JERUSALEM (AP) -- Israel's parliament on Wednesday voted to begin drafting large numbers of ultra-Orthodox men into the military, moving to end a contentious system that enraged many secular Israelis by allowing young seminary students to evade army service.
The legislation sought to resolve an issue at the heart of a heated culture war in Israel. Instead, it only widened the rift, drawing criticism from both sides. It also could shake Prime Minister Benjamin Netanyahu's longstanding alliance with religious political parties.
The issue of draft exemptions goes back to the times around Israel's establishment in 1948, when the government allowed several hundred gifted students to pursue religious studies. The number of exemptions has grown over the years, with thousands of young religious men evading the draft to pursue seminary studies while most other Jewish men are conscripted for three years of mandatory service.
The exemptions have caused widespread resentment toward the ultra-Orthodox and were a central issue in parliamentary elections last year. Two parties that vowed to change the system, "Jewish Home" and "Yesh Atid," scored strong gains and now sit in the center-right government.
"The change begins tomorrow morning and it is expected to transform the face of Israeli society," said Yaakov Peri, a Cabinet minister from Yesh Atid, who helped spearhead the new legislation.
The ultra-Orthodox make up nearly 10 percent of Israel's 8 million people. Leaders insist their young men serve the nation through prayer and study, thus preserving Jewish learning and heritage. Religious leaders have said the run-up to Wednesday's vote bordered on anti-religious incitement, and rallied opposition to the measure.
Last week, hundreds of thousands of ultra-Orthodox Israelis held a mass rally in Jerusalem. And early this week, tens of thousands of sympathizers held a solidarity rally in New York as well.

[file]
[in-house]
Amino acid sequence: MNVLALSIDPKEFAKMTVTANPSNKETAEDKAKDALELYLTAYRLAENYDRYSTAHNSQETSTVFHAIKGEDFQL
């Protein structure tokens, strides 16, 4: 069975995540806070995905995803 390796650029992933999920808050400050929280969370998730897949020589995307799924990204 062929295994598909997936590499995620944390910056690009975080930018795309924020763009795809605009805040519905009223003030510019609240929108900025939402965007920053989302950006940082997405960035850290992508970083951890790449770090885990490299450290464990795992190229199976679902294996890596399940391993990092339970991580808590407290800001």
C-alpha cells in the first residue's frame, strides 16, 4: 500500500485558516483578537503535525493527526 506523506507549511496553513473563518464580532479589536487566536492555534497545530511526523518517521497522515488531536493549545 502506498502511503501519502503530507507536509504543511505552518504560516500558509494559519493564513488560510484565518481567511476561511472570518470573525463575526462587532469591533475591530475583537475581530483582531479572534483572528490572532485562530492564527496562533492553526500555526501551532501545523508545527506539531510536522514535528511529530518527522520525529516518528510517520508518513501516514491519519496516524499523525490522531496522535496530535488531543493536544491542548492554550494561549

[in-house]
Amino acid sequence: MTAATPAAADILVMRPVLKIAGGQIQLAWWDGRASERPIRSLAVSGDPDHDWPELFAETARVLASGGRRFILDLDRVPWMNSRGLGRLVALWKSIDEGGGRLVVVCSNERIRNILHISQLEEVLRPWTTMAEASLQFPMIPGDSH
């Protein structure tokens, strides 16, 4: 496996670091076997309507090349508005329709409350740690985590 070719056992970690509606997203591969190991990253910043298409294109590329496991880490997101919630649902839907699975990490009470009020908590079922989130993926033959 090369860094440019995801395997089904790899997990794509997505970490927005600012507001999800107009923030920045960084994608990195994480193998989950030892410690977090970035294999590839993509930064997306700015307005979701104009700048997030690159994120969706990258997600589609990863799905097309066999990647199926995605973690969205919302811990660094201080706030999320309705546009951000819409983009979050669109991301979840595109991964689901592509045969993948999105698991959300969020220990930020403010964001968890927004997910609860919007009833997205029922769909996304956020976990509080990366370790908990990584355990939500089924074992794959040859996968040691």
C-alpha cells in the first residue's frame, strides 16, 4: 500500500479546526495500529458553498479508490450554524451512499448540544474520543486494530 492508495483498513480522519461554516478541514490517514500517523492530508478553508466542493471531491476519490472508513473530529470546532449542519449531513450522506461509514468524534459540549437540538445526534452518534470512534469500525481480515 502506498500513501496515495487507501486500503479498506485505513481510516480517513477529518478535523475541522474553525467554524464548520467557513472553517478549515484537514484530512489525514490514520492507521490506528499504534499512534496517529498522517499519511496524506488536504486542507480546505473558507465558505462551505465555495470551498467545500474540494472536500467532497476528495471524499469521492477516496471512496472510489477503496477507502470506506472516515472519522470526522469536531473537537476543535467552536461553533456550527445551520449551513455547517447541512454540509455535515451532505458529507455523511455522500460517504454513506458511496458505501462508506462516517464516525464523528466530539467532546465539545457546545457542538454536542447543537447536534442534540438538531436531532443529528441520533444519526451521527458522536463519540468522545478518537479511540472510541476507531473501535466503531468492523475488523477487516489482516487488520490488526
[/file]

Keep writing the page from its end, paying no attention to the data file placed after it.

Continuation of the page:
In a sign of their dismay, a number of ultra-Orthodox lawmakers stormed out during a speech by Netanyahu at the parliament Wednesday, ahead of an address by visiting British Prime Minister David Cameron. The lawmakers returned to the chamber after Netanyahu finished speaking.
Itzhak Vaknin, a lawmaker from the ultra-Orthodox Shas Party, said he objected to the law because it includes criminal charges for those who do not obey.
He said it is "unacceptable ... that a Jew who studies the Torah is committing a felony." He said the religious community understands there is a "great need" to participate. "But there is also a great duty to study the Torah, which is the essence of our existence," he said.
Beyond the claims of fairness, proponents of the law say it is an essential step toward integrating the religious sector into the workforce. Many ultra-Orthodox men continue their full-time religious studies into adulthood, collecting welfare payments and other subsidies.
A high unemployment rate has led to widespread poverty in the ultra-Orthodox sector. Israel's central bank and international organizations have warned the country's economic future is in danger if the religious do not join the workforce in bigger numbers.
The draft issue is part of a broader debate about the role of religion in Israel.
The ultra-Orthodox have also come under fire for attempting at times to impose their conservative values, such as separation of men and women, on the broader population. Ultra-Orthodox rabbinical authorities also hold a monopoly over rituals like weddings and burials, drawing criticism from liberal or secular Jews who object to their strict standards.
The law does not impose universal conscription. Instead, the army will be required to draft an increasing number of ultra-Orthodox Jews each year, with the goal of enlisting 5,200 ultra-Orthodox soldiers -- roughly 60 percent of those of draft age -- by mid-2017. Israel would grant financial incentives to religious seminaries that send their students to the army.
If the ultra-Orthodox community does not meet that quota, then law calls for mandatory service for ultra-Orthodox Jews and criminal sanctions for draft-dodgers.
If it does meet the targets, the government would be obliged to set higher ones for the following three years, said Inna Dolzhansky, spokeswoman for Yesh Atid lawmaker Ofer Shelah.
Some secular groups complained that the legislation does not go far enough, since it will take three years to fully go into effect and because it falls short of the near-universal conscription required of other Israeli men.
"The law as it is written today will not lessen inequality. It will only heighten it," said Zohara Tzoor, from the Forum to Share the Burden, one of two groups that appealed Wednesday to Israel's Supreme Court to overturn the law